Science by the Sea

Scientists and Rubin staff gather in Croatia to prepare for Rubin Observatory data. Credit: LSST Discovery Alliance/T. Licul

No matter what activity you love, you’ve probably experienced the benefits of getting together with other people who love it too. Sharing ideas as a community, either online or in person, can be so inspiring! That feeling is what drew about 150 scientists and Rubin staff (with an additional ~55 participating online) to Poreč, Croatia, from September 25-29 for a meeting called LSST@Europe5. LSST is short for Legacy Survey of Space and Time — the name of the 10-year survey Rubin will begin in 2025.

Rubin 2023—Operations Team Takes the PCW Helm

The Rubin Operations team hosted its first Rubin Project and Community Workshop (PCW) in August 2023, after more than 15 years of annual meetings facilitated by the Rubin Construction Project. Construction leadership and many staff members were still active participants in the meeting, but this year’s agenda had a stronger focus on preparations for using Rubin data and other topics of interest to the growing Rubin science community. More than 300 people attended the meeting in person at the University Marriott in Tucson, Arizona, and an additional 160 people registered to participate virtually in plenaries and select breakout sessions.



TMA Achieves Substantial Completion

The structure that will support the telescope’s optical system is handed over to the Rubin team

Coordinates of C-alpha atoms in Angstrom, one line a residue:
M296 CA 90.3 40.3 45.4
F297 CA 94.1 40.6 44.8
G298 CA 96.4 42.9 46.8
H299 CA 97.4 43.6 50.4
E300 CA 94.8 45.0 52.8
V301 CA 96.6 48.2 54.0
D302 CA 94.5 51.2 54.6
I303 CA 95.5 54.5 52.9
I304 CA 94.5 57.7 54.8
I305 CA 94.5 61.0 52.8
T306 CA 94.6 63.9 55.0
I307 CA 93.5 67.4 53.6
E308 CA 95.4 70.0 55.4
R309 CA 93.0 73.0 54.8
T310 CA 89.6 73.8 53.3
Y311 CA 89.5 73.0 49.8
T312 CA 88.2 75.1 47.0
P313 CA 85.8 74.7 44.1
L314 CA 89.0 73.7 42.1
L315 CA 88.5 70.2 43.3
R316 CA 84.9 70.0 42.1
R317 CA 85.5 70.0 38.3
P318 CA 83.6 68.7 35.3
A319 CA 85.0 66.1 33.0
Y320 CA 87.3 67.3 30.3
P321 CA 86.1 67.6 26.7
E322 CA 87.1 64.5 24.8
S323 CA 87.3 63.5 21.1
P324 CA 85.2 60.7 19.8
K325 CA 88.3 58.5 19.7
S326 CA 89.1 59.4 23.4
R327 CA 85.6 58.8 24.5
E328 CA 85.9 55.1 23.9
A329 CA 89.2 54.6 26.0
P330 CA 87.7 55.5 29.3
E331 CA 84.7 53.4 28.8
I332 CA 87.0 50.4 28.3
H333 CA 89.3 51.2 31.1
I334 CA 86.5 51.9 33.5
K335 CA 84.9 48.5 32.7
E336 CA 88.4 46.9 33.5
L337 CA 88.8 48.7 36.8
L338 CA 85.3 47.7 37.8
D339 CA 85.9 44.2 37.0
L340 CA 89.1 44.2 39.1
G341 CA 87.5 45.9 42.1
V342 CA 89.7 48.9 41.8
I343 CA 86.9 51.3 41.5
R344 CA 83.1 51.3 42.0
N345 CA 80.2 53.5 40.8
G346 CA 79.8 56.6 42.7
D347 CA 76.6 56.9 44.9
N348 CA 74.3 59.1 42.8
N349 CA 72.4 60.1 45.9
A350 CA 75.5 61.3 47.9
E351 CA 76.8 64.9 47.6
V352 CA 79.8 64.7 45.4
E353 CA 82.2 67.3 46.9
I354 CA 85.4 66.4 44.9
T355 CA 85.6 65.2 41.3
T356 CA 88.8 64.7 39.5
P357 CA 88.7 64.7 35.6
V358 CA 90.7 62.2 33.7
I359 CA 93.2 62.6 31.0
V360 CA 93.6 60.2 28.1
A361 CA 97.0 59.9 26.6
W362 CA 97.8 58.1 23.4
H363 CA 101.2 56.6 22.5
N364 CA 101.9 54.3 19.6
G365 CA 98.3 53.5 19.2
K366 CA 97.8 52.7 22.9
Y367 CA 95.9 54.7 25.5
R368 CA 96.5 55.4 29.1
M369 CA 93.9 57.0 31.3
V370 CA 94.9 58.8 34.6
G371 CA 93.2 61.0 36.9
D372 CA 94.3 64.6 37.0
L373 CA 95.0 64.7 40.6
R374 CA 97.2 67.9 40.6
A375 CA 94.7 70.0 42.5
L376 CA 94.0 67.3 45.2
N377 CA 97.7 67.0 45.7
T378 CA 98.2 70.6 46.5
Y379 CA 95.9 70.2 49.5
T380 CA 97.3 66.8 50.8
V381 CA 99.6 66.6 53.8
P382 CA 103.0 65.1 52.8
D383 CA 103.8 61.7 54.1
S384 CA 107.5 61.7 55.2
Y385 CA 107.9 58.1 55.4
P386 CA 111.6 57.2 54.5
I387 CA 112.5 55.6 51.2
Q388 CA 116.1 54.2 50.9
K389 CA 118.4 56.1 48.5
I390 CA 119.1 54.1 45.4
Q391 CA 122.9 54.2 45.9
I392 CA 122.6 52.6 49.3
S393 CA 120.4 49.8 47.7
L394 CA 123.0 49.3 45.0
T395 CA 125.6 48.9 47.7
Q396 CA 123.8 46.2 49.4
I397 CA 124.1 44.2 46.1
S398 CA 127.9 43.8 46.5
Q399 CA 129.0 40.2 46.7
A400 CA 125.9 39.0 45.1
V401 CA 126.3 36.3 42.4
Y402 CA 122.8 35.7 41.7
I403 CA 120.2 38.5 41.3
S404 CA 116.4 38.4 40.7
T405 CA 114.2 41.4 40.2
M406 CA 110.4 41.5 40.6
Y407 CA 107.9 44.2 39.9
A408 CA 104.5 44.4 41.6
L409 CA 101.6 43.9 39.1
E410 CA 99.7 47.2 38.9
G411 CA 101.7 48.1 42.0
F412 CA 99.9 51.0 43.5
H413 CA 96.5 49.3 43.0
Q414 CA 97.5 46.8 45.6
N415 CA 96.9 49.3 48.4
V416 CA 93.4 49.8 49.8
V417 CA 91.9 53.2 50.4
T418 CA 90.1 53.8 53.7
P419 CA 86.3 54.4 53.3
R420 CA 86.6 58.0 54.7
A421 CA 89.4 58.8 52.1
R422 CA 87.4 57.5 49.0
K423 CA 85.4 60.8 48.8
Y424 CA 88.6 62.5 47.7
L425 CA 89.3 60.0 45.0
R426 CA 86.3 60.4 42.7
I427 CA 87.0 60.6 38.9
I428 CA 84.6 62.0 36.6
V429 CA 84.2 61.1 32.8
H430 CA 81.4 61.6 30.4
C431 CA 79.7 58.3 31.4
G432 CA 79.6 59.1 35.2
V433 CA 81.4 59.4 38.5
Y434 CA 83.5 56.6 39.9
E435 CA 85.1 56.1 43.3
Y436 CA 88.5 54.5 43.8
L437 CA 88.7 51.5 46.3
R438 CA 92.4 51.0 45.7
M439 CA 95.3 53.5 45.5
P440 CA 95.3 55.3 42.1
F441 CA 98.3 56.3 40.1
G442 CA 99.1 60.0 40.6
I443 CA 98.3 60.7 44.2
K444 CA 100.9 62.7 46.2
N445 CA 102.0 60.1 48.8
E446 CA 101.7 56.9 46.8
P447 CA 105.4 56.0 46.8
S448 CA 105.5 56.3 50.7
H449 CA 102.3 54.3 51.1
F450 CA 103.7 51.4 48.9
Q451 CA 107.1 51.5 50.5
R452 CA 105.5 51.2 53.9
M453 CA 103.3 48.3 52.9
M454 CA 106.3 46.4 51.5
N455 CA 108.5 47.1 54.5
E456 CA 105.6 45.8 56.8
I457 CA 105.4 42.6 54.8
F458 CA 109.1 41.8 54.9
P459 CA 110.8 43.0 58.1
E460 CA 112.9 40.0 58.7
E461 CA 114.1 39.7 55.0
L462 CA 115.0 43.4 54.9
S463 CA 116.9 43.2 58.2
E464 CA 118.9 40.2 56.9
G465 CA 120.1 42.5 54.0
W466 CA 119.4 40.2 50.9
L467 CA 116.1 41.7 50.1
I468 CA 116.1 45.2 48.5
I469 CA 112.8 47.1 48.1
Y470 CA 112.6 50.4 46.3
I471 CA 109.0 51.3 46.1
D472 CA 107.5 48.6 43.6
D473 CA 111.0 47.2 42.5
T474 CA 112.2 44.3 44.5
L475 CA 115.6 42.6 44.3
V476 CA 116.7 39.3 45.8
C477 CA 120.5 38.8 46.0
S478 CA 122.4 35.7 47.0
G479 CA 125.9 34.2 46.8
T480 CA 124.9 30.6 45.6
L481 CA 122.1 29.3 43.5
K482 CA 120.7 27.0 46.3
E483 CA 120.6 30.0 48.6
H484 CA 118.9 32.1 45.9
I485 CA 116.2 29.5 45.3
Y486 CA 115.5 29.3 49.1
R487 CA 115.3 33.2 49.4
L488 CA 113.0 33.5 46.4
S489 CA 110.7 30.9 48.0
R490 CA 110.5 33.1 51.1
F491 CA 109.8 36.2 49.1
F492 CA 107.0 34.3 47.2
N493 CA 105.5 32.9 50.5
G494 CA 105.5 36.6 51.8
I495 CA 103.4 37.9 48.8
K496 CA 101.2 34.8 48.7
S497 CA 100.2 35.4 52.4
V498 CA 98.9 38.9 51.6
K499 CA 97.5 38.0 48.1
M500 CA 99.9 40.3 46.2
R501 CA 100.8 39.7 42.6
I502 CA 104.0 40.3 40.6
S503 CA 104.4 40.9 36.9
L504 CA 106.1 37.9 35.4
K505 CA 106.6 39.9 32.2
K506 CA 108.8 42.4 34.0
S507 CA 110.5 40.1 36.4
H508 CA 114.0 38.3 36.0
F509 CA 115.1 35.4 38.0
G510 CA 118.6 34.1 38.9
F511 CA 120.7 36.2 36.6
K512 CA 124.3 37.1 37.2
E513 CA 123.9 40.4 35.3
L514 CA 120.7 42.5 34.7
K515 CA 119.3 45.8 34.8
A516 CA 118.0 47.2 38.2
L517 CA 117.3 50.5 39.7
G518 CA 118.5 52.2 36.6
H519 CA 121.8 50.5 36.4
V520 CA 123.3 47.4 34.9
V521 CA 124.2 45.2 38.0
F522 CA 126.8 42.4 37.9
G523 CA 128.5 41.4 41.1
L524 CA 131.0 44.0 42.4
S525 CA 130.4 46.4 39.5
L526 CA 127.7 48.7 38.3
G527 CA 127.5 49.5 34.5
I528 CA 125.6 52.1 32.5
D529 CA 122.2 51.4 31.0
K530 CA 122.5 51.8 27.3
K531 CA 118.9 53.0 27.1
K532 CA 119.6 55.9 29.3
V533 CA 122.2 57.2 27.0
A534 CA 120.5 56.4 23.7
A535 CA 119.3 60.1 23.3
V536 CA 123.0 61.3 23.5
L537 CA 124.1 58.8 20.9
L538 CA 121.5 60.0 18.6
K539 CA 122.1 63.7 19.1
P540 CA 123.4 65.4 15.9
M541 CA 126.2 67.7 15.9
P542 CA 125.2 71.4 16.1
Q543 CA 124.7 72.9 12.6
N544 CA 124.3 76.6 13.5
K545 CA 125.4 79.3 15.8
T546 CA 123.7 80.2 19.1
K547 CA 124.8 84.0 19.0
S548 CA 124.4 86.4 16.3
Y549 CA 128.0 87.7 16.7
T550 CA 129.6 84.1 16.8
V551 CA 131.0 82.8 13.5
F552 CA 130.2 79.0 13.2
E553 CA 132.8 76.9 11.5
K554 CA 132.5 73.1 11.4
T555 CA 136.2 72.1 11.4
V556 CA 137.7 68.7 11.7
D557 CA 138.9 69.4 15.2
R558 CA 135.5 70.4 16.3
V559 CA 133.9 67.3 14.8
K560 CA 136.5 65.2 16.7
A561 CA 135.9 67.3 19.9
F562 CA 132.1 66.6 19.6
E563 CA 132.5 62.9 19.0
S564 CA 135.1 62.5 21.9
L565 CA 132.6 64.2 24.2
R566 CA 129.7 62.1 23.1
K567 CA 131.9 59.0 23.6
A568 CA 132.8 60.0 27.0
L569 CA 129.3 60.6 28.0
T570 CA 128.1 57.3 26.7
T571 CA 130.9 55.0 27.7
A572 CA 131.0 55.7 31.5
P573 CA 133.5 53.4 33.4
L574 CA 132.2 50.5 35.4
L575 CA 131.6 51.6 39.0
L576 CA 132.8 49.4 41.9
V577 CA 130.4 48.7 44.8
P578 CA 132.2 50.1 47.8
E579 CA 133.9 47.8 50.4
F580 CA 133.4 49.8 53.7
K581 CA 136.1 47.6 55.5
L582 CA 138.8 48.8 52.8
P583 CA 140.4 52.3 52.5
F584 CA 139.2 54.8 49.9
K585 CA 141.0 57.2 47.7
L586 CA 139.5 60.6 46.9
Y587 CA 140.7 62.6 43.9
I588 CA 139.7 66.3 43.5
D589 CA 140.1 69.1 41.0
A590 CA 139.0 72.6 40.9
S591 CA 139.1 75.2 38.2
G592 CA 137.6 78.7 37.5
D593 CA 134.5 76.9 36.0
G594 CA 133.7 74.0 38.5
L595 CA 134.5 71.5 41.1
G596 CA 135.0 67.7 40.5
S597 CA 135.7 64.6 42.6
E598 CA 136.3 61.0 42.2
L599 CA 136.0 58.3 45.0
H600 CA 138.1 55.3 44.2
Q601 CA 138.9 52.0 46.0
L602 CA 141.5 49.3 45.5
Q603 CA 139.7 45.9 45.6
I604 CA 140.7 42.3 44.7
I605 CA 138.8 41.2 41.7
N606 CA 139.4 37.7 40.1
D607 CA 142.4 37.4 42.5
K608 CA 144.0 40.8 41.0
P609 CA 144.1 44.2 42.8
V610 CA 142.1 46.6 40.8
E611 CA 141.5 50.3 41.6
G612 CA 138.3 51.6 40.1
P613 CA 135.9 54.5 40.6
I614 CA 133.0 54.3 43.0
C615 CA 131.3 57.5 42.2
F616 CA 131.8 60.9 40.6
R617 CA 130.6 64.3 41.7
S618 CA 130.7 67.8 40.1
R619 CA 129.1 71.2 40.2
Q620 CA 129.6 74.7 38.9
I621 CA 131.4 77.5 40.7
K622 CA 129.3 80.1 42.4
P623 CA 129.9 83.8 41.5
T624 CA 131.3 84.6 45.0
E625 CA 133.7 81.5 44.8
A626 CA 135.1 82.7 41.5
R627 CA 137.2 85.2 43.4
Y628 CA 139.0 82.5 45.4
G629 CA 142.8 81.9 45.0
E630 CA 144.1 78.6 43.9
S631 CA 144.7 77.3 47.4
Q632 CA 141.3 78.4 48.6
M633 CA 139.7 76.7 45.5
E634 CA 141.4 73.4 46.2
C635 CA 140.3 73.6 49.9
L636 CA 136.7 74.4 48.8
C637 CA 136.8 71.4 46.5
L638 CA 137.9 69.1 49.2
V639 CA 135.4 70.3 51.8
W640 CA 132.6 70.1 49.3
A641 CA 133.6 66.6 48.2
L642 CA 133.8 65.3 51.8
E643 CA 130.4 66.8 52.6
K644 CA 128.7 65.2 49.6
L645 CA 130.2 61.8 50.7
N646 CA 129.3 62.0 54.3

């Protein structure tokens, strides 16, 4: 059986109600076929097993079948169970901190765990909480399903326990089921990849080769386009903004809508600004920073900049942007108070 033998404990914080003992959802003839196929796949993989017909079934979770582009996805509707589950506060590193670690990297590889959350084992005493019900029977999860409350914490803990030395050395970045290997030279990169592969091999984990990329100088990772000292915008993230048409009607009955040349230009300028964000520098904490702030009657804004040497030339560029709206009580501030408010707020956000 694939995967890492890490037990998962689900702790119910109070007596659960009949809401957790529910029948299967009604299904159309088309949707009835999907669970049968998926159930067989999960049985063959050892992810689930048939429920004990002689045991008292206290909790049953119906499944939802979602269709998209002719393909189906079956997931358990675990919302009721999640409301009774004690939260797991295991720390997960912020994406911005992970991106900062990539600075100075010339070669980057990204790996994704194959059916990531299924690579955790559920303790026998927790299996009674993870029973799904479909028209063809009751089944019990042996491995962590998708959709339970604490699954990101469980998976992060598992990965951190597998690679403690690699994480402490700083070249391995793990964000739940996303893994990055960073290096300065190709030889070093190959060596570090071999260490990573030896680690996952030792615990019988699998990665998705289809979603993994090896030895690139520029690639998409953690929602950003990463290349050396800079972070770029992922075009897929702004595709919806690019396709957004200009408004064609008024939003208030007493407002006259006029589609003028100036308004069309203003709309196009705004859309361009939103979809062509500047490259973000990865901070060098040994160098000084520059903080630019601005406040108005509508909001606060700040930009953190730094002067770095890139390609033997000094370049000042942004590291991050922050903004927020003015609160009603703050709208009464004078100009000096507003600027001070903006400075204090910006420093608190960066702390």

April 14, 2023 - Rubin Observatory celebrated a major construction milestone at the end of March, when the Telescope Mount Assembly (TMA), the structure that will soon support the observatory’s optical system, was declared substantially complete. That designation means that testing has proven that the TMA is functioning well enough for UTE, the Spain-based consortium contracted by Rubin to build and assemble the TMA on the summit, to hand it over to the Rubin team for integration of other components.


Financial support for Rubin Observatory comes from the National Science Foundation (NSF) through Cooperative Support Agreement No. 1202910, the Department of Energy (DOE) Office of Science under Contract No. DE-AC02-76SF00515, and private funding raised by the LSST Corporation. The NSF-funded Rubin Observatory Project Office for construction was established as an operating center under management of the Association of Universities for Research in Astronomy (AURA).  The DOE-funded effort to build the the Rubin Observatory LSST Camera (LSSTCam) is managed by the SLAC National Accelerator Laboratory (SLAC).
The National Science Foundation (NSF) is an independent federal agency created by Congress in 1950 to promote the progress of science. NSF supports basic research and people to create knowledge that transforms the future.
NSF and DOE will continue to support Rubin Observatory in its Operations phase. They will also provide support for scientific research with LSST data.